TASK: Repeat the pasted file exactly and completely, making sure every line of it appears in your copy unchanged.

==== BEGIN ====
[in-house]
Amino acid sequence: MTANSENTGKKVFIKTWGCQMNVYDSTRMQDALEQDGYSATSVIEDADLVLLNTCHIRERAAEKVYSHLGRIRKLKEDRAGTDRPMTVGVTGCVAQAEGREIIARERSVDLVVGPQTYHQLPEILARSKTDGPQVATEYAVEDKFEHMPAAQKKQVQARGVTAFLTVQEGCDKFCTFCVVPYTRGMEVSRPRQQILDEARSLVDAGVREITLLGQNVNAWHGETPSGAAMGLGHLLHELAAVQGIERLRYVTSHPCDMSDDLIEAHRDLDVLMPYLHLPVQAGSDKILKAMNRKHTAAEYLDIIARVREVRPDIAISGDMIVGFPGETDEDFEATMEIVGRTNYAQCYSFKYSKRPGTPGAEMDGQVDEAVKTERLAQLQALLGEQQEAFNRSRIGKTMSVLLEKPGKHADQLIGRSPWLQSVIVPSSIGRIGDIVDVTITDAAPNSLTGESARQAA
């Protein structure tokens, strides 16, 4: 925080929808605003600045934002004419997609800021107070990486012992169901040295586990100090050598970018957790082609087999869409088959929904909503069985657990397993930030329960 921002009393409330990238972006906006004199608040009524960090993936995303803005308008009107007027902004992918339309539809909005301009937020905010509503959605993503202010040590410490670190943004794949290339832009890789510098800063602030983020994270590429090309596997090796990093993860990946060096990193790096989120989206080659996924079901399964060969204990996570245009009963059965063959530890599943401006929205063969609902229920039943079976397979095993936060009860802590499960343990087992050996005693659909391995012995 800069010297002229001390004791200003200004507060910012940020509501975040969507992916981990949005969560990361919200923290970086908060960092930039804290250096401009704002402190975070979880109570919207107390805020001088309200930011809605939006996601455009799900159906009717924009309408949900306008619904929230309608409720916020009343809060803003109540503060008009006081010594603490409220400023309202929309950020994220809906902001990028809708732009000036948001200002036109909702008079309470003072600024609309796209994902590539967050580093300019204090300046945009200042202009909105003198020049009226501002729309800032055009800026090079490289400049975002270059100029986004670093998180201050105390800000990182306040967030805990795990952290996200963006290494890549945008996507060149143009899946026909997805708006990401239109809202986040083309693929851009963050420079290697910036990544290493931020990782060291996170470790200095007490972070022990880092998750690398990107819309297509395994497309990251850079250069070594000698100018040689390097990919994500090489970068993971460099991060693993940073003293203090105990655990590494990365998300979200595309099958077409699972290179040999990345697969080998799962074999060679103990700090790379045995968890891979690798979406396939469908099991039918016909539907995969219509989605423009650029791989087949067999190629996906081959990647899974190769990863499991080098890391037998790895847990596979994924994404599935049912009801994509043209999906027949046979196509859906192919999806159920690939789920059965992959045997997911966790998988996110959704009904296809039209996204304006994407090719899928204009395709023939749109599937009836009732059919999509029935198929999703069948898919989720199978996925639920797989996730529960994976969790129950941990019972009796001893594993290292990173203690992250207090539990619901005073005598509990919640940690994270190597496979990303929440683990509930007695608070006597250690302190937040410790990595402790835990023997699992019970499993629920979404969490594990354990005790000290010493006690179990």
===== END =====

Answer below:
[in-house]
Amino acid sequence: MTANSENTGKKVFIKTWGCQMNVYDSTRMQDALEQDGYSATSVIEDADLVLLNTCHIRERAAEKVYSHLGRIRKLKEDRAGTDRPMTVGVTGCVAQAEGREIIARERSVDLVVGPQTYHQLPEILARSKTDGPQVATEYAVEDKFEHMPAAQKKQVQARGVTAFLTVQEGCDKFCTFCVVPYTRGMEVSRPRQQILDEARSLVDAGVREITLLGQNVNAWHGETPSGAAMGLGHLLHELAAVQGIERLRYVTSHPCDMSDDLIEAHRDLDVLMPYLHLPVQAGSDKILKAMNRKHTAAEYLDIIARVREVRPDIAISGDMIVGFPGETDEDFEATMEIVGRTNYAQCYSFKYSKRPGTPGAEMDGQVDEAVKTERLAQLQALLGEQQEAFNRSRIGKTMSVLLEKPGKHADQLIGRSPWLQSVIVPSSIGRIGDIVDVTITDAAPNSLTGESARQAA
């Protein structure tokens, strides 16, 4: 925080929808605003600045934002004419997609800021107070990486012992169901040295586990100090050598970018957790082609087999869409088959929904909503069985657990397993930030329960 921002009393409330990238972006906006004199608040009524960090993936995303803005308008009107007027902004992918339309539809909005301009937020905010509503959605993503202010040590410490670190943004794949290339832009890789510098800063602030983020994270590429090309596997090796990093993860990946060096990193790096989120989206080659996924079901399964060969204990996570245009009963059965063959530890599943401006929205063969609902229920039943079976397979095993936060009860802590499960343990087992050996005693659909391995012995 800069010297002229001390004791200003200004507060910012940020509501975040969507992916981990949005969560990361919200923290970086908060960092930039804290250096401009704002402190975070979880109570919207107390805020001088309200930011809605939006996601455009799900159906009717924009309408949900306008619904929230309608409720916020009343809060803003109540503060008009006081010594603490409220400023309202929309950020994220809906902001990028809708732009000036948001200002036109909702008079309470003072600024609309796209994902590539967050580093300019204090300046945009200042202009909105003198020049009226501002729309800032055009800026090079490289400049975002270059100029986004670093998180201050105390800000990182306040967030805990795990952290996200963006290494890549945008996507060149143009899946026909997805708006990401239109809202986040083309693929851009963050420079290697910036990544290493931020990782060291996170470790200095007490972070022990880092998750690398990107819309297509395994497309990251850079250069070594000698100018040689390097990919994500090489970068993971460099991060693993940073003293203090105990655990590494990365998300979200595309099958077409699972290179040999990345697969080998799962074999060679103990700090790379045995968890891979690798979406396939469908099991039918016909539907995969219509989605423009650029791989087949067999190629996906081959990647899974190769990863499991080098890391037998790895847990596979994924994404599935049912009801994509043209999906027949046979196509859906192919999806159920690939789920059965992959045997997911966790998988996110959704009904296809039209996204304006994407090719899928204009395709023939749109599937009836009732059919999509029935198929999703069948898919989720199978996925639920797989996730529960994976969790129950941990019972009796001893594993290292990173203690992250207090539990619901005073005598509990919640940690994270190597496979990303929440683990509930007695608070006597250690302190937040410790990595402790835990023997699992019970499993629920979404969490594990354990005790000290010493006690179990």